It's the racism that bugs me the most, honestly. I know when this book was written, and I know that the Japanese Army was responsible for truly heinous war crimes during World War Two, and I know that people in this time very likely would have been this racist, and yet - none of that makes it any easier to ignore. The Japanese people and their culture are denigrated at almost every turn in this book, by the characters but also by the narrative prose. They're referred to as children, savages, incompetent at every turn, incapable of accomplishing the feats of construction that the British can, or of running a well-organized camp; the Japanese commander, Saito, is repeatedly said to be 'shamed' by Colonel Nicholson's behavior, and to lash out in petty vengeance for it - there's no nuance to this portrayal. It's cartoonish, almost outlandish; it reads like propaganda. Not a single Japanese character is shown to be at all capable, in any sphere, whereas all the Brits are uniformly excellent. (In the background, you can hear me making extravagant gagging noises.)
And Nicholson - I have this pet peeve, developed after reading a lot of substandard fantasy, about characters who cling to the idea of honorable comportment to the point of idiocy. They're always written as if it's supposed to be admirable, and it never is, because pragmatic action would do significantly more good. Write this as a heroic fault, absolutely, but not a heroic strength! And it's true, in the end Nicholson's pride is treated as the failing it is, but that's after over a hundred pages extolling how virtuous and worthy a leader he is, even as he drives his men to not only complete but improve upon a construction which will aid enemy forces in attacking more British soldiers. All of the fawning prose doesn't just get erased because, in the last chapter, his foolishness is called by name.
At least, if I put myself through reading such thinly disguised propaganda, it was only 150 pages of it....more
John Muir took me by surprise, though I really shouldn’t have been so shocked. For some reason, I assumed this book would be dense, erudite, and diffiJohn Muir took me by surprise, though I really shouldn’t have been so shocked. For some reason, I assumed this book would be dense, erudite, and difficult to read – but Muir wouldn’t have been the father of modern American conservation if his writing had been inaccessible. Indeed, Travels in Alaska is surprisingly readable, lyrically and beautifully written. While there’s no plot underlying this rambling travelogue, I found it to be nonetheless a fascinating and meditative reading experience.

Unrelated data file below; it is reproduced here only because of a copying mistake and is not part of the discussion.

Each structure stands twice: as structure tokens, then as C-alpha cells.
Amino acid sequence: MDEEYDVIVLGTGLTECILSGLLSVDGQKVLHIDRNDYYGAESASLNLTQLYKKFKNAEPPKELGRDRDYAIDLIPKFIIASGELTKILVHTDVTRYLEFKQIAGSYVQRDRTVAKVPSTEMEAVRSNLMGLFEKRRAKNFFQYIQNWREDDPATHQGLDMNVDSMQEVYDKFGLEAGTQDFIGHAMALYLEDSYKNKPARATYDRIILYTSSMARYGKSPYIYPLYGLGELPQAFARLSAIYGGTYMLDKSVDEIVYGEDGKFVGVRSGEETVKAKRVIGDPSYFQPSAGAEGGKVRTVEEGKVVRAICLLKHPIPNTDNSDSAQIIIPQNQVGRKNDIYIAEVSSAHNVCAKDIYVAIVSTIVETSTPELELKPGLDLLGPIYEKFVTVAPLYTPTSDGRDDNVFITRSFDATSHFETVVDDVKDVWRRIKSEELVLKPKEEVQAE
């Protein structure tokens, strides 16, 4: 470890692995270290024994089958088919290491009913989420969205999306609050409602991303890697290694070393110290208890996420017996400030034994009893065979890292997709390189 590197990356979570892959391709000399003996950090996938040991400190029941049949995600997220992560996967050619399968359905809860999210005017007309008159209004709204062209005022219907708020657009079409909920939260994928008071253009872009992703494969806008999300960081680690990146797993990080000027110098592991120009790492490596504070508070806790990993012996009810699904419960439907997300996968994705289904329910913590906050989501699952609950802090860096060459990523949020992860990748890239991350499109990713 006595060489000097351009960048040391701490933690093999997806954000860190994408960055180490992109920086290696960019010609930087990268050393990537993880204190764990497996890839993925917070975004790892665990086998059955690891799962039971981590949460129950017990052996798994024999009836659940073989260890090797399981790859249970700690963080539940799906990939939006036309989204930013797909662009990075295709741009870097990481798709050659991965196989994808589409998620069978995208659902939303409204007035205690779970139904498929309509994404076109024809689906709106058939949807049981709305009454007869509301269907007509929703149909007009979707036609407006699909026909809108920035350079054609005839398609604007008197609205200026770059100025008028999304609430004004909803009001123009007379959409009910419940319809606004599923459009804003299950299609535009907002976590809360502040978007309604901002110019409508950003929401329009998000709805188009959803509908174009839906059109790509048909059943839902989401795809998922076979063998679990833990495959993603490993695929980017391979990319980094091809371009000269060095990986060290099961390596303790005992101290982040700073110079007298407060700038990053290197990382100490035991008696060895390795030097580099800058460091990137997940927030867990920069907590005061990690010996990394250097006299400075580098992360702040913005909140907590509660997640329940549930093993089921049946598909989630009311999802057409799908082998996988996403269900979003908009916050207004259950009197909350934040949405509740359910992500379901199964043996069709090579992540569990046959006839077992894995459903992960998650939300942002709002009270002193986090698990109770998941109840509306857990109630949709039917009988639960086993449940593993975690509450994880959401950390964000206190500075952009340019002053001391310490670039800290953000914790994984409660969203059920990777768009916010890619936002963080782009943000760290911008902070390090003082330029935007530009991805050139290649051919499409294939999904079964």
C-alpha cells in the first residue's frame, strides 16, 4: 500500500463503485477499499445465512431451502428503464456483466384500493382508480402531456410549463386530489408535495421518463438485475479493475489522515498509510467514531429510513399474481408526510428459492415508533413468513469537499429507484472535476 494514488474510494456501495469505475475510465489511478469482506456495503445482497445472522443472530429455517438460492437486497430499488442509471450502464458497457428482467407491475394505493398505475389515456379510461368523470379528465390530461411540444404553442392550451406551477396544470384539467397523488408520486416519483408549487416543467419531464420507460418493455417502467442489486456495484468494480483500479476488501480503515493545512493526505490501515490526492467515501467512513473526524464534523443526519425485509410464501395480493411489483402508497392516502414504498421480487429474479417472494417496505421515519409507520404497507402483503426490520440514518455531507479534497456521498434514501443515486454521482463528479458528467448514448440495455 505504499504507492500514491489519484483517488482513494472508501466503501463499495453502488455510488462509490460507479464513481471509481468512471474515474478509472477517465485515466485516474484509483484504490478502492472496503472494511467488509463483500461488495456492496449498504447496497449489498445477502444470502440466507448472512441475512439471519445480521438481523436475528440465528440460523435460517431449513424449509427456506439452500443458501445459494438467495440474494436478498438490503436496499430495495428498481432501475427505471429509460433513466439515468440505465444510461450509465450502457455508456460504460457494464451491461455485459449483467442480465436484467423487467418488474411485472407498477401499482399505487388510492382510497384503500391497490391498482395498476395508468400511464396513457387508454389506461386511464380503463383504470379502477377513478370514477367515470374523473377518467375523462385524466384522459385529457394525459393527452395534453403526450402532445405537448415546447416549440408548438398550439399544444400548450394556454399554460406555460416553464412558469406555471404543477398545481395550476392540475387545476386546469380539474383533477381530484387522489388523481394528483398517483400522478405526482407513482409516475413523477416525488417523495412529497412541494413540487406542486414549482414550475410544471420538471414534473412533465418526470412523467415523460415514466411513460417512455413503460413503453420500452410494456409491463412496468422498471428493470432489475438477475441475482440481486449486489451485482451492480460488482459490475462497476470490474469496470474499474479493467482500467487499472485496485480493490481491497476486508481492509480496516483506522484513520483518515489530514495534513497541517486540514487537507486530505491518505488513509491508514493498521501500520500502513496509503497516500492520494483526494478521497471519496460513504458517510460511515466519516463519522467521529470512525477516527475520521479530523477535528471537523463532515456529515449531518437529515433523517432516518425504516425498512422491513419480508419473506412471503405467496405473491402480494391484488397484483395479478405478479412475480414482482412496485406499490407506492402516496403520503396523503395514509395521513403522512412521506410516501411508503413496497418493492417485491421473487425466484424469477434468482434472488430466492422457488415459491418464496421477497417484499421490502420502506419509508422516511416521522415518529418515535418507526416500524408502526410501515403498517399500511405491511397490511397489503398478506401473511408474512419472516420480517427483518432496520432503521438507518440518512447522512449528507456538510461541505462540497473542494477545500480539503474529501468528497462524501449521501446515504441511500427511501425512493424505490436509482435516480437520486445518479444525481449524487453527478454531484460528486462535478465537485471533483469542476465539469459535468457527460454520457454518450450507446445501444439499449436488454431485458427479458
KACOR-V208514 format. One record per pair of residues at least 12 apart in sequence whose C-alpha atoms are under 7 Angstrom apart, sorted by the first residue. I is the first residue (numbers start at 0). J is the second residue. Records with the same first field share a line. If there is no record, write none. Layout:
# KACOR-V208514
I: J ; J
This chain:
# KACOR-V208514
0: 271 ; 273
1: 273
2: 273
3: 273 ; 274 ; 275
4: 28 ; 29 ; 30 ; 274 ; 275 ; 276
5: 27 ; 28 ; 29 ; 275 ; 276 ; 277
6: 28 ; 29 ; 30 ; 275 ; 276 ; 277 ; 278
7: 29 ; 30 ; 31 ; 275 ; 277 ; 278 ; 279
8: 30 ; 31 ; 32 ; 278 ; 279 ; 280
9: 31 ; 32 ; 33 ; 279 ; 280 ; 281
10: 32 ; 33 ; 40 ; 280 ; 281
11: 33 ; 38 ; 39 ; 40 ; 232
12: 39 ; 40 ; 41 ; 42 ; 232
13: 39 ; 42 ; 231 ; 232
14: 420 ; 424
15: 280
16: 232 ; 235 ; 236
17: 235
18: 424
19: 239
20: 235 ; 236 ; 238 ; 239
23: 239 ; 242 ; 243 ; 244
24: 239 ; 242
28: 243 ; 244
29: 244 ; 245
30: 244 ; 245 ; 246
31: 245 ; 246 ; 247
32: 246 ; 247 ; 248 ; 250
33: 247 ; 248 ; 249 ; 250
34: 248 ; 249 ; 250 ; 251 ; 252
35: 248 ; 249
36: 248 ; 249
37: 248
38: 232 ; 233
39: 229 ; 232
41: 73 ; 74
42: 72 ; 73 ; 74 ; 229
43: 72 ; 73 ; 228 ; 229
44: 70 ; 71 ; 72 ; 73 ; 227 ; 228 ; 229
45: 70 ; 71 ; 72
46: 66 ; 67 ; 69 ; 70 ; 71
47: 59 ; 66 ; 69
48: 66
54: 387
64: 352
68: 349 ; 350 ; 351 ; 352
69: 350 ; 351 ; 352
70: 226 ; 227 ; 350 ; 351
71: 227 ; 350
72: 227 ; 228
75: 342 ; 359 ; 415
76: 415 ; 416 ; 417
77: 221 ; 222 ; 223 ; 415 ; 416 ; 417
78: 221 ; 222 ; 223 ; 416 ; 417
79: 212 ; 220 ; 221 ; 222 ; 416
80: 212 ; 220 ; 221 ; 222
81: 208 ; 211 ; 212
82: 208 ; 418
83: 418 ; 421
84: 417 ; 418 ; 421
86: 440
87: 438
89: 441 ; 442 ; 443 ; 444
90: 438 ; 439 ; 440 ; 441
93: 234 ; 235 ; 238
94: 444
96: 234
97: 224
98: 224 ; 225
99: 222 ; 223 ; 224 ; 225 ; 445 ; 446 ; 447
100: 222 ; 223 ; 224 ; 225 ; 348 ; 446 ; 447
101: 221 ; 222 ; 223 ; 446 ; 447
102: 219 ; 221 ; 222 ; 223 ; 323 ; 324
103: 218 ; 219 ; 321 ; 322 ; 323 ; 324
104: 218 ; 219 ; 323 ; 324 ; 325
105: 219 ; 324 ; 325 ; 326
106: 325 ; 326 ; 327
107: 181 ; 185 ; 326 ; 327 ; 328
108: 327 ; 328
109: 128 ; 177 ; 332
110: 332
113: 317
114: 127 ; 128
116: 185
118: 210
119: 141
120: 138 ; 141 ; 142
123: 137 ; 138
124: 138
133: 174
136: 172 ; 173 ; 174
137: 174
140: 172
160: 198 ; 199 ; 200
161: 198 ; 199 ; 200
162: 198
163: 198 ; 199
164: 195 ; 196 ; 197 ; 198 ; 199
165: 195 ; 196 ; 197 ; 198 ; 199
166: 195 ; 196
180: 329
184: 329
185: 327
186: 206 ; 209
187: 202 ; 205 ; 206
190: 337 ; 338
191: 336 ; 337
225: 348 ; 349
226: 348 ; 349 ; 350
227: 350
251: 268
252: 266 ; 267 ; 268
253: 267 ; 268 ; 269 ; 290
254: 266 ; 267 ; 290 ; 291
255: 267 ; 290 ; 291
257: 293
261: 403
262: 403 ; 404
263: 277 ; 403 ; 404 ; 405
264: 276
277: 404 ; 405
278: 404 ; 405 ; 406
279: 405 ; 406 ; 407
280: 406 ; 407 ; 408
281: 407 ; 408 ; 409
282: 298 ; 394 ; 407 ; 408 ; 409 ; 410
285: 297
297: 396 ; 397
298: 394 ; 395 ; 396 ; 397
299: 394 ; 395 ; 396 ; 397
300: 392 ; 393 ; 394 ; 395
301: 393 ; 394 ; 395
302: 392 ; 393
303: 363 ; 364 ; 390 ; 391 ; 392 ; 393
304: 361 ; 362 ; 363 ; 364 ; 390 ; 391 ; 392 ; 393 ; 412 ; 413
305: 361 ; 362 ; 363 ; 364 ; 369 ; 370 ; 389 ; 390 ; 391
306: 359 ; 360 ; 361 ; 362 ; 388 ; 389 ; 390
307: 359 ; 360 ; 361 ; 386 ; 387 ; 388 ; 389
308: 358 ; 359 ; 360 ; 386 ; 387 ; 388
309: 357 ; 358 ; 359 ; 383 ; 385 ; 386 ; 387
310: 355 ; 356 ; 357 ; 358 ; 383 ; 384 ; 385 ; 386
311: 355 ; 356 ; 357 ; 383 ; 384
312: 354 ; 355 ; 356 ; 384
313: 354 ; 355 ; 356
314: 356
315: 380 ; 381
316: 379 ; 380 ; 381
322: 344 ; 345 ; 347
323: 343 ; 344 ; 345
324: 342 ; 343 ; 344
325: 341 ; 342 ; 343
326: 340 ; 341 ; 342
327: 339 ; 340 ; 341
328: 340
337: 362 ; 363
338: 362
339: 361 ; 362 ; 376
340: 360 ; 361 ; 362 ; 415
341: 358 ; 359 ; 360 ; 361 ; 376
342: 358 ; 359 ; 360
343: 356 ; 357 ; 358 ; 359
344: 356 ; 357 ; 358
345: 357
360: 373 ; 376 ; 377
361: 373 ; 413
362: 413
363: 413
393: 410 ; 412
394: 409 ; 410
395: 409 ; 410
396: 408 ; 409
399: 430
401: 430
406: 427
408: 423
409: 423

Beta is a shining example of an idea that was clearly just not thought through enough.
Its basic concept is one with obvious appeal: clones allow for aBeta is a shining example of an idea that was clearly just not thought through enough.
Its basic concept is one with obvious appeal: clones allow for an interesting exploration of ideas of personhood, and making them property of the uber-rich brings issues of class into the mix. This premise could have been a fascinating and philosophical one, but… instead it gets dragged down, reflection on the nature of humanity drowned out by romantic subplot.
Perhaps most important, though, is Cohn’s choice to tell this story from the perspective of a blonde, white girl who (as we are constantly told) is conventionally attractive. This is not a choice made with ill intent, but at the same time: as an American reader, it was impossible for me not to see parallels to historic chattel slavery in this book, from the roles the clones play (some relegated to physical labor, some favored playthings of their masters) to the sexual exploitation they face, the way everyone around them insists they are by nature soulless, the fact that they’re denied relationships amongst themselves, and finally (view spoiler)[Elysia’s ‘brother’, Ivan, brutally raping her - an act that his mother had apparently been expecting the whole time - perhaps the reason she bought Elysia in the first place (hide spoiler)]. While much of this is an element of any kind of slavery, given the background of the United States, I found myself wondering why a story touching on things that actually happened to black women was told through the eyes of a white woman.